María Luisa Parra-Velasco

Category Faculty Spotlight


A portrait of Samantha '21.
Samantha Class of '21 Alumni
Authored on March 31, 2022


María Luisa Parra-Velasco emphasizes the importance of being confident in one's identity, a message she passes along to all her students.

When María Luisa Parra-Velasco first came to Harvard in 2010, there were no courses specifically for members of the Latinx community. Now, twelve years later, she has not only provided ample educational opportunities for Latinx undergraduates at Harvard, but has also expanded her work to Latinx children and youth in broader communities.

“There are so many different motivations for learning Spanish as a language. Within the Latinx community, there is a strong motivation to learn the language in order to reconnect with their roots, heritage, and the implications for their own identity,” Parra-Velasco said. “This has very different implications from when you are learning Spanish as a second language.”

Parra-Velasco earned her B.A. in Psychology from Universidad Nacional Autónoma de México, and continued on to earn a M.A. and PhD in Hispanic Linguistics from El Colegio de México, Centro de Estudios Lingüísticos y Literarios. She developed these interests in psychology and Hispanic linguistics at an early age, having grown up in a Spanish-speaking family in Mexico where her mother was a psychologist and her grandmother taught her French, in addition to her studies in Spanish and English. 

María Luisa Parra-Velasco captures a monarch butterfly on a dwarf butterfly bush.

María Luisa Parra-Velasco captures a monarch butterfly on a dwarf butterfly bush.

Now, in her teaching and research as Senior Preceptor in Romance Languages in Literatures, Parra-Velasco combines the fields of psychology and Hispanic linguistics, as well as her own experiences with multilingualism, in order to provide a more informed approach to exploring topics such as Spanish as a heritage language and pedagogy, second language acquisition and pedagogy, child language development and bilingualism, and research on Latino families, immigration, and education.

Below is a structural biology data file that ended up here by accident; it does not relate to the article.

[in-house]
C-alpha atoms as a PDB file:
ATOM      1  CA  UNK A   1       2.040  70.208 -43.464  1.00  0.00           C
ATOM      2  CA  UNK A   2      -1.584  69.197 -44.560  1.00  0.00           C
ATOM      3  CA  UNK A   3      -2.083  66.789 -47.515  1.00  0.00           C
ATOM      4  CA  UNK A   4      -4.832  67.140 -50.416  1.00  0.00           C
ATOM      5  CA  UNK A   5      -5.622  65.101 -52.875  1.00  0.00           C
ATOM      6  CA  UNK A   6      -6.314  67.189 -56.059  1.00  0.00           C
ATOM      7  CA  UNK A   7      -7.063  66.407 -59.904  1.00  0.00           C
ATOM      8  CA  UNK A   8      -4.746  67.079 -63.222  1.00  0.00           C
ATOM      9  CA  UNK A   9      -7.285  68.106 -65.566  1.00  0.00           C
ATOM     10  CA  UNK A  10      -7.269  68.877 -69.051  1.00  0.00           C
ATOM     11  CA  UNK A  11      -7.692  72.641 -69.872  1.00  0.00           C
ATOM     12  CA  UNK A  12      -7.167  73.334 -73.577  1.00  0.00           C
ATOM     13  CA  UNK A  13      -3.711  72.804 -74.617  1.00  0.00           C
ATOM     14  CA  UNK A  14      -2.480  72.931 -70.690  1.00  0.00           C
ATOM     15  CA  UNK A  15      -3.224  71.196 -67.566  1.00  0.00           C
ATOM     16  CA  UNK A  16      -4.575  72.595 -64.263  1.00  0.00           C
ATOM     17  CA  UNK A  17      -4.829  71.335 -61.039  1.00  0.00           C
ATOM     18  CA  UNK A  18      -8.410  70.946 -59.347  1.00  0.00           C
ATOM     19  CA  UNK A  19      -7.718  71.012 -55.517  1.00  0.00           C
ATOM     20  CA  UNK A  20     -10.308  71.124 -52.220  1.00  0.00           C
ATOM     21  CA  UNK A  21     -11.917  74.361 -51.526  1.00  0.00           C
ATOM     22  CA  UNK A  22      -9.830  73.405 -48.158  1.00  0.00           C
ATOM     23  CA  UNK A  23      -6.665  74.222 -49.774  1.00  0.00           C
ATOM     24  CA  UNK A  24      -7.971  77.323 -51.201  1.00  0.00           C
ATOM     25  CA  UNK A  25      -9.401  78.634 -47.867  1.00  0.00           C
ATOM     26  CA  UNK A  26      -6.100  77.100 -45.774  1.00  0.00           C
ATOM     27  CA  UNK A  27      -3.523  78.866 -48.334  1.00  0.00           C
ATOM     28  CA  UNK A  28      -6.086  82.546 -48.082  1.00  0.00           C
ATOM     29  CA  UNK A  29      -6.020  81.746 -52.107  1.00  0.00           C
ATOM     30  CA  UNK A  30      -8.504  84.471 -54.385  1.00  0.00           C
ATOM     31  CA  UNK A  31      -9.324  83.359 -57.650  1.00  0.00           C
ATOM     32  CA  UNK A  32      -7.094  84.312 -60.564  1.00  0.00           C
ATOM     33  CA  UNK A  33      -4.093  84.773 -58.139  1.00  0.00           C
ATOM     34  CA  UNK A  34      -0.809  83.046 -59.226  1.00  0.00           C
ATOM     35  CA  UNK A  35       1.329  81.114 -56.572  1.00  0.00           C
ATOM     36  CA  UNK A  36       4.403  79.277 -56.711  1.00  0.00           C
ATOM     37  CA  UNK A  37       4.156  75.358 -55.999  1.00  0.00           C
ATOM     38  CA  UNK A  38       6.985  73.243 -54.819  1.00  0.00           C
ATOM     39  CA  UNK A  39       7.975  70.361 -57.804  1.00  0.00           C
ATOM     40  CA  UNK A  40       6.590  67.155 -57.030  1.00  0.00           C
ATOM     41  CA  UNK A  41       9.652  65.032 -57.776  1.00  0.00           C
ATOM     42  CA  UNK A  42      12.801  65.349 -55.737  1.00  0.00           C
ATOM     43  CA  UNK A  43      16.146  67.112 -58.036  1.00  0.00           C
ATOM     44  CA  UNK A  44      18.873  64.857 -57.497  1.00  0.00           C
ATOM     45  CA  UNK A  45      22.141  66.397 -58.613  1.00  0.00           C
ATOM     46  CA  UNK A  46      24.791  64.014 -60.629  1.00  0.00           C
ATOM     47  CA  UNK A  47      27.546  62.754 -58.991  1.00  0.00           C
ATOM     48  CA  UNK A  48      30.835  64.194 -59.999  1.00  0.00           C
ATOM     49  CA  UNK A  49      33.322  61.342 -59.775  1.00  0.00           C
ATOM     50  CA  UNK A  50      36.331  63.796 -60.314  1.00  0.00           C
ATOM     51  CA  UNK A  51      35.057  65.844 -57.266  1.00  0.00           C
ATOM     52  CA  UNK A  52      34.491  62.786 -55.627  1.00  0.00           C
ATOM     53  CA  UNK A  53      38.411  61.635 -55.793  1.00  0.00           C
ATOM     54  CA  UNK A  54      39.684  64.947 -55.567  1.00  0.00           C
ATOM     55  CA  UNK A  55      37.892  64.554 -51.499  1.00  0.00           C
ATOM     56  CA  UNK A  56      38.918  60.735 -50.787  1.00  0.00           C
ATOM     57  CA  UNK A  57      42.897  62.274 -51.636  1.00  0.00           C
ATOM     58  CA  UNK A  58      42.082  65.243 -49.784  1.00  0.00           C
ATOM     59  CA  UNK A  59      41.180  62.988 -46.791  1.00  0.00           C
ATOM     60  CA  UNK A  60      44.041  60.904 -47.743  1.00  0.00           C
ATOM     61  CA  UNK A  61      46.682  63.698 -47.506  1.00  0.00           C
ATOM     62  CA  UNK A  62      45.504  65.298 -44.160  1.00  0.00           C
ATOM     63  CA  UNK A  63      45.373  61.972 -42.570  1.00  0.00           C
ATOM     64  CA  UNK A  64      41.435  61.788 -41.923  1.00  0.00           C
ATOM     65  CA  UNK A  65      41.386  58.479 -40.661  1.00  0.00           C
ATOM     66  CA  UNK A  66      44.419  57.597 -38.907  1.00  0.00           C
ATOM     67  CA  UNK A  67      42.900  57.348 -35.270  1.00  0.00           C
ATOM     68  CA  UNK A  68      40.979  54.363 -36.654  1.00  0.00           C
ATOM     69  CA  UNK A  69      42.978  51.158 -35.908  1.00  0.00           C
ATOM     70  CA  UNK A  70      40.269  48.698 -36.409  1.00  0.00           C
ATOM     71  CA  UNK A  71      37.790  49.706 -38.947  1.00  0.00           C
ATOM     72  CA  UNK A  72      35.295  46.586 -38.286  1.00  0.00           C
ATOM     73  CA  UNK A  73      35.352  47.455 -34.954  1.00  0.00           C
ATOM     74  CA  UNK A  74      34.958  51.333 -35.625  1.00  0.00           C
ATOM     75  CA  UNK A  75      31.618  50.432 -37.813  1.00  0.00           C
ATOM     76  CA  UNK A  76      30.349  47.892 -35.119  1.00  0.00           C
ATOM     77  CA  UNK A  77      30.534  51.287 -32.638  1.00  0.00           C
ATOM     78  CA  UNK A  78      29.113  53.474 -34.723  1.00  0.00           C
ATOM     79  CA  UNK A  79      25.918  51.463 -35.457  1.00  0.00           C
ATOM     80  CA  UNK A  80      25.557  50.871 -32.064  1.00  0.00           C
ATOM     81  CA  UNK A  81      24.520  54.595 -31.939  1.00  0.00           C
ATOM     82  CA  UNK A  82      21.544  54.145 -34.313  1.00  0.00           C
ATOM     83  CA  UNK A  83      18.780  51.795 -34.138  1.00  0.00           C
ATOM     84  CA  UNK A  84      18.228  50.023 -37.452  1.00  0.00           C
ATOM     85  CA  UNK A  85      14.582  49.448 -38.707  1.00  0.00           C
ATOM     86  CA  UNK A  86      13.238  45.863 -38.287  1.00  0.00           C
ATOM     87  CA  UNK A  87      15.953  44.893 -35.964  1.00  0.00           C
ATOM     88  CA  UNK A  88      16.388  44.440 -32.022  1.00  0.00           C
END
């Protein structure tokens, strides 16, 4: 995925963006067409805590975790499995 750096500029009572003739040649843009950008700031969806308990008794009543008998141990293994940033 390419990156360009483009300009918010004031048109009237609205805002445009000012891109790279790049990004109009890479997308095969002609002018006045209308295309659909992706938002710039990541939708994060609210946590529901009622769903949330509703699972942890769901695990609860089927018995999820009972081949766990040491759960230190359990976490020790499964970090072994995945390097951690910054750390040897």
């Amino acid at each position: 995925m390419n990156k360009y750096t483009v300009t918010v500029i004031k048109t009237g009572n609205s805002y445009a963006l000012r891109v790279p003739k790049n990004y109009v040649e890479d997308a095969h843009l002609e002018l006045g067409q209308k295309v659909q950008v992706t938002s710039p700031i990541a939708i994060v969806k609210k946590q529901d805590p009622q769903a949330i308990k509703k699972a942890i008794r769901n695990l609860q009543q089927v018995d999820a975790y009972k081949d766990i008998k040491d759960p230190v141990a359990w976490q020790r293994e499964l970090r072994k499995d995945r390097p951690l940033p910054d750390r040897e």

“If you study psychology, there's no way you cannot learn about language. We don't think enough about the role of language in our lives, but everything is permeated by language,” Parra-Velasco said. “I see children thriving, playing in whatever language that they have or use, and becoming aware of the power of their language and their heritage. This is really what motivates me. We tend to think that children and youth are the problem when they cannot perform in certain ways in our language classes but really, the problem is our own methods and expectations. When we feed children logic and creativity, things will be very different. This is my quest: to show that when you give children a space to be creative, from within their language, they can do wonderful things.”

A view of Boston from the Charles River photographed by María Luisa Parra-Velasco.

A view of Boston from the Charles River photographed by María Luisa Parra-Velasco.

In the classroom, Parra-Velasco teaches both members of the Latinx community at Havard as well as those who do not identify as Latinx, or those learning Spanish as a second language. She also stays engaged with the broader community through her popular course “Spanish and the Community,” in which students connect with organizations in the Boston area that serve the Latinx community.